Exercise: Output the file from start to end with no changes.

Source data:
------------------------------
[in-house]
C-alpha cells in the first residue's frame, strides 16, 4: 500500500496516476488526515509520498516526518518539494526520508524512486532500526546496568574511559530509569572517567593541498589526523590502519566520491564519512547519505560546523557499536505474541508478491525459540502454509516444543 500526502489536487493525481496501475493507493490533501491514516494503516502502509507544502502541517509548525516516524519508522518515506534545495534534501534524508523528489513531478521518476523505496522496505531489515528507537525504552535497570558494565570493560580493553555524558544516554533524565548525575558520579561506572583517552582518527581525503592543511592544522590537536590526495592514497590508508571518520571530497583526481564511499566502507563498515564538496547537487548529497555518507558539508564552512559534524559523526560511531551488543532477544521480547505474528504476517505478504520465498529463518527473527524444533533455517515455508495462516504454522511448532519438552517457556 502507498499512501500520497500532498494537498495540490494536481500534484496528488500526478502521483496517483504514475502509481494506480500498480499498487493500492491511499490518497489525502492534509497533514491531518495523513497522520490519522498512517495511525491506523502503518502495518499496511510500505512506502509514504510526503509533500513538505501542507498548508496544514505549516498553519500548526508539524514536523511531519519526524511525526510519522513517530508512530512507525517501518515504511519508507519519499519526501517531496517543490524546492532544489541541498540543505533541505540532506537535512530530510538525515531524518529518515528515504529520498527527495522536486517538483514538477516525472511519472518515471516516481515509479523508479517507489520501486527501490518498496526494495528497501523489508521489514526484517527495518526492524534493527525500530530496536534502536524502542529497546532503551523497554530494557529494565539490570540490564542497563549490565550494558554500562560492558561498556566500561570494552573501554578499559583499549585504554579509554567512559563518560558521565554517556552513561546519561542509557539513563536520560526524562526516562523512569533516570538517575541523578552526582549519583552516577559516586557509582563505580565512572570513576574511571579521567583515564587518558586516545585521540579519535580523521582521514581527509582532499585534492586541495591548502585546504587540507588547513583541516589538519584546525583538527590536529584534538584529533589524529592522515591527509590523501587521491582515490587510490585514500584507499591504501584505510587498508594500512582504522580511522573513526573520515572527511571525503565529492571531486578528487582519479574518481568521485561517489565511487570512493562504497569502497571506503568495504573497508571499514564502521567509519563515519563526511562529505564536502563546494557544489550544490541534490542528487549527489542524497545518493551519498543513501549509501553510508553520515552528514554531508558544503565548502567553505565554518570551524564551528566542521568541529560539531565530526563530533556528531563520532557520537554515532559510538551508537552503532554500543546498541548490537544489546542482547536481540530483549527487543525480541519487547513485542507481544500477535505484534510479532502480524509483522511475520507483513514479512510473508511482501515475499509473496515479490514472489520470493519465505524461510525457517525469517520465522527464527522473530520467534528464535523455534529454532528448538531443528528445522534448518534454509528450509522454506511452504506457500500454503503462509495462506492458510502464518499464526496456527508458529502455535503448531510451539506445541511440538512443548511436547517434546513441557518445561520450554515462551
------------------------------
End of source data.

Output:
[in-house]
C-alpha cells in the first residue's frame, strides 16, 4: 500500500496516476488526515509520498516526518518539494526520508524512486532500526546496568574511559530509569572517567593541498589526523590502519566520491564519512547519505560546523557499536505474541508478491525459540502454509516444543 500526502489536487493525481496501475493507493490533501491514516494503516502502509507544502502541517509548525516516524519508522518515506534545495534534501534524508523528489513531478521518476523505496522496505531489515528507537525504552535497570558494565570493560580493553555524558544516554533524565548525575558520579561506572583517552582518527581525503592543511592544522590537536590526495592514497590508508571518520571530497583526481564511499566502507563498515564538496547537487548529497555518507558539508564552512559534524559523526560511531551488543532477544521480547505474528504476517505478504520465498529463518527473527524444533533455517515455508495462516504454522511448532519438552517457556 502507498499512501500520497500532498494537498495540490494536481500534484496528488500526478502521483496517483504514475502509481494506480500498480499498487493500492491511499490518497489525502492534509497533514491531518495523513497522520490519522498512517495511525491506523502503518502495518499496511510500505512506502509514504510526503509533500513538505501542507498548508496544514505549516498553519500548526508539524514536523511531519519526524511525526510519522513517530508512530512507525517501518515504511519508507519519499519526501517531496517543490524546492532544489541541498540543505533541505540532506537535512530530510538525515531524518529518515528515504529520498527527495522536486517538483514538477516525472511519472518515471516516481515509479523508479517507489520501486527501490518498496526494495528497501523489508521489514526484517527495518526492524534493527525500530530496536534502536524502542529497546532503551523497554530494557529494565539490570540490564542497563549490565550494558554500562560492558561498556566500561570494552573501554578499559583499549585504554579509554567512559563518560558521565554517556552513561546519561542509557539513563536520560526524562526516562523512569533516570538517575541523578552526582549519583552516577559516586557509582563505580565512572570513576574511571579521567583515564587518558586516545585521540579519535580523521582521514581527509582532499585534492586541495591548502585546504587540507588547513583541516589538519584546525583538527590536529584534538584529533589524529592522515591527509590523501587521491582515490587510490585514500584507499591504501584505510587498508594500512582504522580511522573513526573520515572527511571525503565529492571531486578528487582519479574518481568521485561517489565511487570512493562504497569502497571506503568495504573497508571499514564502521567509519563515519563526511562529505564536502563546494557544489550544490541534490542528487549527489542524497545518493551519498543513501549509501553510508553520515552528514554531508558544503565548502567553505565554518570551524564551528566542521568541529560539531565530526563530533556528531563520532557520537554515532559510538551508537552503532554500543546498541548490537544489546542482547536481540530483549527487543525480541519487547513485542507481544500477535505484534510479532502480524509483522511475520507483513514479512510473508511482501515475499509473496515479490514472489520470493519465505524461510525457517525469517520465522527464527522473530520467534528464535523455534529454532528448538531443528528445522534448518534454509528450509522454506511452504506457500500454503503462509495462506492458510502464518499464526496456527508458529502455535503448531510451539506445541511440538512443548511436547517434546513441557518445561520450554515462551